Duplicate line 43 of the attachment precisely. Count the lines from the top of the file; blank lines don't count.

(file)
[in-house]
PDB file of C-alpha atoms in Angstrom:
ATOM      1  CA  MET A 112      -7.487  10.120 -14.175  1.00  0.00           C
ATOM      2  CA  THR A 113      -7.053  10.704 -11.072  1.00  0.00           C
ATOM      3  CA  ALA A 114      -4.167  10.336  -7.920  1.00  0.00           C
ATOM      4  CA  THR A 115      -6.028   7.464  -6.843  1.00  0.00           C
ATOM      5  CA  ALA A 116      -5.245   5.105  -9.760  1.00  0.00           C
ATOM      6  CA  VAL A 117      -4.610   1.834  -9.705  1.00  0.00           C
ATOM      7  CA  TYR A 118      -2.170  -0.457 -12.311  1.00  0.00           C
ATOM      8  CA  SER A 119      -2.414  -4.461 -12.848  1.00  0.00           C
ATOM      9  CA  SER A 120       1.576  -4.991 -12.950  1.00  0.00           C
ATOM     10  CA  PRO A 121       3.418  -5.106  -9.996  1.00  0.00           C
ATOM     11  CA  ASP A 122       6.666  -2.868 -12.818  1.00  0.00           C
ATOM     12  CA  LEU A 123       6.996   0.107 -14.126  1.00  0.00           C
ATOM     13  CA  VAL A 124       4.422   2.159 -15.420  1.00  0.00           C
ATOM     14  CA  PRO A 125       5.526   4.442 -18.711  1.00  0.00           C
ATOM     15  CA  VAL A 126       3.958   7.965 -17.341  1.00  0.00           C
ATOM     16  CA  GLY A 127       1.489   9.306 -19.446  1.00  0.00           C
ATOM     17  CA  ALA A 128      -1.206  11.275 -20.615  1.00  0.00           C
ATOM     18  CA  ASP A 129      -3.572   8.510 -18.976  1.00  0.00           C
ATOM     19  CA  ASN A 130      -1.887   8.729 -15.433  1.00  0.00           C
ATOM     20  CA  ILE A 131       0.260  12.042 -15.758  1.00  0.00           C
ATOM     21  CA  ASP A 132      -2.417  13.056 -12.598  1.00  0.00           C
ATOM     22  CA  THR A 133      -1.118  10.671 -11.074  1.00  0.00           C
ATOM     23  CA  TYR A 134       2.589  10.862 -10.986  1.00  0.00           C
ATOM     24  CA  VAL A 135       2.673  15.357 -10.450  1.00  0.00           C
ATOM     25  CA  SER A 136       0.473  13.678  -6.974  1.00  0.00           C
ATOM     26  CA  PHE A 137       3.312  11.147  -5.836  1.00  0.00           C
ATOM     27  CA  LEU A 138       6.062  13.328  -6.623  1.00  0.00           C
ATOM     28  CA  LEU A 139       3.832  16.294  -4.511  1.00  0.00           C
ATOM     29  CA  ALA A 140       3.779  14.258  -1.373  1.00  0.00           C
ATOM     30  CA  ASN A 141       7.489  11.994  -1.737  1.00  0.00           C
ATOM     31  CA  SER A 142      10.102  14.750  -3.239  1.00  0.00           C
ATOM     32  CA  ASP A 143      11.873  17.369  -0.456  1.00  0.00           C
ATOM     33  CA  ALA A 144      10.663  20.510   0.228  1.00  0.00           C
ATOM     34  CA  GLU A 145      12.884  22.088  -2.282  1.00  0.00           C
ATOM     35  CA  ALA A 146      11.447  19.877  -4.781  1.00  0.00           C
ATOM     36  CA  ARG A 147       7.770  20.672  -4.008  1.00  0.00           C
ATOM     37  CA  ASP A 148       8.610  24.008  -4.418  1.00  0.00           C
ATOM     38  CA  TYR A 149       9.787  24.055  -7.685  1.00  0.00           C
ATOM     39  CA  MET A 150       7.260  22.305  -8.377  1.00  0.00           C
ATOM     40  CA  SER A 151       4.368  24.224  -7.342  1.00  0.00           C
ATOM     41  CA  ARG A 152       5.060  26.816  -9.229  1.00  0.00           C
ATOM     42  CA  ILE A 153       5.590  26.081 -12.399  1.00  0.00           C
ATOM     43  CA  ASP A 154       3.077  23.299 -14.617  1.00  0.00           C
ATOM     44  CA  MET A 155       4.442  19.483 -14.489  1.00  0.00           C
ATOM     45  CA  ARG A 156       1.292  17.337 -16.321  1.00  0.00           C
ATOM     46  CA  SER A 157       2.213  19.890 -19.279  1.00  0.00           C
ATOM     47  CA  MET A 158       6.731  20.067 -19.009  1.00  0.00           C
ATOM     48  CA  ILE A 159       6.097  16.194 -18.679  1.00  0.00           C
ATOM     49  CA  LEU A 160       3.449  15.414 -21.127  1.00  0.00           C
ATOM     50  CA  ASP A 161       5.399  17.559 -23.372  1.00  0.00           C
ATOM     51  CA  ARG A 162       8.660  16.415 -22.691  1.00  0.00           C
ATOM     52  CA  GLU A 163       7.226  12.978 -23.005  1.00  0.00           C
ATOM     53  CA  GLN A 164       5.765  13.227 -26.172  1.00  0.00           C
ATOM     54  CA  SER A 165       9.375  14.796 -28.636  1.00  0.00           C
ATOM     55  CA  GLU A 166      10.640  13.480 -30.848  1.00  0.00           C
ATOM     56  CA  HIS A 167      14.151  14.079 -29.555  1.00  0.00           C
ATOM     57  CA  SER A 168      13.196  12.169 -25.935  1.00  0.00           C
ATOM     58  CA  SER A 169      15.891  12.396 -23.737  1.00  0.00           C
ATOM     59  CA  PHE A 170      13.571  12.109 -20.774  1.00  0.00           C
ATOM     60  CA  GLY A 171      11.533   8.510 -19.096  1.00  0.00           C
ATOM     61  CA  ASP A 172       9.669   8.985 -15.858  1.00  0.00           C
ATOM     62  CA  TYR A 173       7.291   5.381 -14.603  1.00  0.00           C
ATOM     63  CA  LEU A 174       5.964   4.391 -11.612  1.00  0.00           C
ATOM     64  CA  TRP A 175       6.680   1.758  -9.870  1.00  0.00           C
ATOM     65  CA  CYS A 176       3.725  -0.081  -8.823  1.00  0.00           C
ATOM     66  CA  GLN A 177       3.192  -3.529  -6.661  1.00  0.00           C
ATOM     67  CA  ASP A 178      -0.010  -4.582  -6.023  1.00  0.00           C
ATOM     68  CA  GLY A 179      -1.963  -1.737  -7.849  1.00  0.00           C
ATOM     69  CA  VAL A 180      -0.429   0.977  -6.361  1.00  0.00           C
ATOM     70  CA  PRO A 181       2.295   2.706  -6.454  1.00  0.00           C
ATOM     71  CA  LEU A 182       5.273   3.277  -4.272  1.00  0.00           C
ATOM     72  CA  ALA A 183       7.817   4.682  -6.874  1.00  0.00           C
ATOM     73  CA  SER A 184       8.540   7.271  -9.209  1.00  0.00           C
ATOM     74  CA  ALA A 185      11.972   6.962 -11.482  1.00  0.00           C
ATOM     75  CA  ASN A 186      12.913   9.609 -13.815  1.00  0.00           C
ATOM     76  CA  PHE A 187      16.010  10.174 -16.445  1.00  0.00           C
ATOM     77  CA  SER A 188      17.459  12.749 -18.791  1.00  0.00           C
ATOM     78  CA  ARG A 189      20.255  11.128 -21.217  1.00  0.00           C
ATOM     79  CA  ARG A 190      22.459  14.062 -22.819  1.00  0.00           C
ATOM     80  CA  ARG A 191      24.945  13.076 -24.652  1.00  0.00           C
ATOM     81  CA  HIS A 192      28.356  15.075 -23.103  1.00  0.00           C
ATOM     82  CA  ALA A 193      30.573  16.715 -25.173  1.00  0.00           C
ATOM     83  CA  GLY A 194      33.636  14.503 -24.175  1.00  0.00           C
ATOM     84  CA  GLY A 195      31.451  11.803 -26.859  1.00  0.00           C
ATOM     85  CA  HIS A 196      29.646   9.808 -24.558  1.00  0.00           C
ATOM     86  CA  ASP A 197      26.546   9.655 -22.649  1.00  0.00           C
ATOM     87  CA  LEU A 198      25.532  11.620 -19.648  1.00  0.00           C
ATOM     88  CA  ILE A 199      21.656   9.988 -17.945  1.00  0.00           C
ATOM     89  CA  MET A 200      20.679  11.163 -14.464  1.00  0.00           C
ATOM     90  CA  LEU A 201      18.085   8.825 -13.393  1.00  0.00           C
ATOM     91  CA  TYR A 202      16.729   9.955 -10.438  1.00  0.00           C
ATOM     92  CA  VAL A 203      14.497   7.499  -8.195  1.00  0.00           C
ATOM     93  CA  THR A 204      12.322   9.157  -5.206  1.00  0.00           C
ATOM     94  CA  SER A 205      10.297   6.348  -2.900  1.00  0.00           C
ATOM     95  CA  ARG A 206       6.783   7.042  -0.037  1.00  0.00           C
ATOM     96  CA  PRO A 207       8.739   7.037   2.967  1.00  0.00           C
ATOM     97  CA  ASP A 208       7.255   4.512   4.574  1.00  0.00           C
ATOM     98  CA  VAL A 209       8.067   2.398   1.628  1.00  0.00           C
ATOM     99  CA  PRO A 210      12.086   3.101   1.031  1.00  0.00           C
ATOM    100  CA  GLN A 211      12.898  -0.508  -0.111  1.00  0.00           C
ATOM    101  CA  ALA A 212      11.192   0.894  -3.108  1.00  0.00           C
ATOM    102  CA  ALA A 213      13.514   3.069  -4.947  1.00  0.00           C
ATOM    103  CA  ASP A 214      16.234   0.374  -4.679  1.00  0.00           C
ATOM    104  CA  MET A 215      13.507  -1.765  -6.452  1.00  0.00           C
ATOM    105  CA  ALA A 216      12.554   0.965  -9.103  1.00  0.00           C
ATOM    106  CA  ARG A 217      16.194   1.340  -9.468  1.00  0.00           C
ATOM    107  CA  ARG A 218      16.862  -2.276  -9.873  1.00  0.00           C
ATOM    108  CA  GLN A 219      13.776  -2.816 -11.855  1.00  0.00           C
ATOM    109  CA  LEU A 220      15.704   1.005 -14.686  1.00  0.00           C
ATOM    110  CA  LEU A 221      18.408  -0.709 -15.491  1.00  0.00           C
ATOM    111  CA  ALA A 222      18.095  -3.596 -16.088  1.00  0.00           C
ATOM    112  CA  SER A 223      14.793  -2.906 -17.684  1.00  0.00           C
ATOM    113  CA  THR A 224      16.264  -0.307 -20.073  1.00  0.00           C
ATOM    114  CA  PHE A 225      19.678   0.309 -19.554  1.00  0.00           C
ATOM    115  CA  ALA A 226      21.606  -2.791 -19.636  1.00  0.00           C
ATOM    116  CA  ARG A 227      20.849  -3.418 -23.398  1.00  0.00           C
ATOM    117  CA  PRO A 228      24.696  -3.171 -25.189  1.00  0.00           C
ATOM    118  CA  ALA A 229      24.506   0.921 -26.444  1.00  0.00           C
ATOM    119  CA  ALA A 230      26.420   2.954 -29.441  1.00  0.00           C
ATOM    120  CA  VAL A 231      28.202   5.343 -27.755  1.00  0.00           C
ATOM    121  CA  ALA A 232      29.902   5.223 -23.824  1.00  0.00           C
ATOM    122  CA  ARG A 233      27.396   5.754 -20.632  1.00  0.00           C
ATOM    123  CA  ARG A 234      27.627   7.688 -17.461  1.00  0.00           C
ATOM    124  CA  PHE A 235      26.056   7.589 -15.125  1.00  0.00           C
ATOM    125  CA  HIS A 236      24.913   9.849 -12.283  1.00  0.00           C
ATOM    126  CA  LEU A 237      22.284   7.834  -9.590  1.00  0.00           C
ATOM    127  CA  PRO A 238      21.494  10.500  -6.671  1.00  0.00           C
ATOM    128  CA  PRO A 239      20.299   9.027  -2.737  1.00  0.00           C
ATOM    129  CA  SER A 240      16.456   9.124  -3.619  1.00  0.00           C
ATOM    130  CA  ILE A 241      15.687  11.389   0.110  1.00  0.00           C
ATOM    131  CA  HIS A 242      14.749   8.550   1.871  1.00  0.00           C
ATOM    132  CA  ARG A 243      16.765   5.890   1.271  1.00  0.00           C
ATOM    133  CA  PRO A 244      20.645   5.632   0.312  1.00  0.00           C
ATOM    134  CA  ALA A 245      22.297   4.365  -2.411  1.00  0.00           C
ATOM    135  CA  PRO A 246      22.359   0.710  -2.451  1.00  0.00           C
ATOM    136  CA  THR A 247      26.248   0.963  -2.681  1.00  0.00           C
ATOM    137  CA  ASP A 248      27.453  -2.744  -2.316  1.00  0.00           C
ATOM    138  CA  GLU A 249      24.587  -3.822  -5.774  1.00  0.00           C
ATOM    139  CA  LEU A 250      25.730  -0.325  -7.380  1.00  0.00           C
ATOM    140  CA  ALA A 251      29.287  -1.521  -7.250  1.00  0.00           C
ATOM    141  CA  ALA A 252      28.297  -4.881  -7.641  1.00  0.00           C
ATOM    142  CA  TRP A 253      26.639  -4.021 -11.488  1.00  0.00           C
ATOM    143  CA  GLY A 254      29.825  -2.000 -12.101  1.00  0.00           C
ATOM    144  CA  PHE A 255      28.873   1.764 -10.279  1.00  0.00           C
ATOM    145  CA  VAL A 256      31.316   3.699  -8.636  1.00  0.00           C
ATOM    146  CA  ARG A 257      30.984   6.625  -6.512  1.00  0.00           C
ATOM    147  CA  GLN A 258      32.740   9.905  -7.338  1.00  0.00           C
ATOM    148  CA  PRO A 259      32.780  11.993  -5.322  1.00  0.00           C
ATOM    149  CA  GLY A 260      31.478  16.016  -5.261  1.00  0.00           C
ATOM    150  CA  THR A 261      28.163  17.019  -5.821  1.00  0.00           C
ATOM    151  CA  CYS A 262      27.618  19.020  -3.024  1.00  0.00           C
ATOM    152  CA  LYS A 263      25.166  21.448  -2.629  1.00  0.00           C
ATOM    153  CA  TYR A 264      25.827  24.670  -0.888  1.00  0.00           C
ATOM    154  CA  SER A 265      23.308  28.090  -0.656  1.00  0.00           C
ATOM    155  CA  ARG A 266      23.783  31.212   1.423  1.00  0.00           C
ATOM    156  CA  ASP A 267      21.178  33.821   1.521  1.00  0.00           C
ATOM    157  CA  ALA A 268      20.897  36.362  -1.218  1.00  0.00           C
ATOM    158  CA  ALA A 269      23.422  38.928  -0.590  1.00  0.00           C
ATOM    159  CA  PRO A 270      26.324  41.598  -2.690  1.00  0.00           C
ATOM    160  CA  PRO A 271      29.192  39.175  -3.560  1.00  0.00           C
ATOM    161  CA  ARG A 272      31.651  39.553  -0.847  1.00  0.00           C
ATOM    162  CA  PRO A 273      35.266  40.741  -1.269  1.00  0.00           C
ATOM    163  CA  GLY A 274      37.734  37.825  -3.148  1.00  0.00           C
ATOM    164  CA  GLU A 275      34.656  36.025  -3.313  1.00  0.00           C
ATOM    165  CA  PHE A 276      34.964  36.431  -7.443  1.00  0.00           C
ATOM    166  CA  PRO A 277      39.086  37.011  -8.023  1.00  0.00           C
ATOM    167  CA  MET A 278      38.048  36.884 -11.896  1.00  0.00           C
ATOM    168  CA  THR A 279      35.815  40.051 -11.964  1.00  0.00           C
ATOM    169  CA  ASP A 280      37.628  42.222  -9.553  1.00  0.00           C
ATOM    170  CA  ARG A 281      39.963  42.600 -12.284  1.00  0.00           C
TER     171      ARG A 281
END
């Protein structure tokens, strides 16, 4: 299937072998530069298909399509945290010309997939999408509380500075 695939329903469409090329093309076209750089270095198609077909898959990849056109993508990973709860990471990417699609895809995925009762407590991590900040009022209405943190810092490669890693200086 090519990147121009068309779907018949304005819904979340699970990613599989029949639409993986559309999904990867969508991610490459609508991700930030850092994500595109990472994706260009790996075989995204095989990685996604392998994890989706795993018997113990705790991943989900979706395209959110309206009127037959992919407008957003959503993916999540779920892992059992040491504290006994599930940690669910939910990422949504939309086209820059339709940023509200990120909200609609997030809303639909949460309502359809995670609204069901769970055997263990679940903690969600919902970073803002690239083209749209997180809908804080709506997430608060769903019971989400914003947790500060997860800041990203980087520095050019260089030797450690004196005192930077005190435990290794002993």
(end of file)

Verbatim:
ATOM     41  CA  ARG A 152       5.060  26.816  -9.229  1.00  0.00           C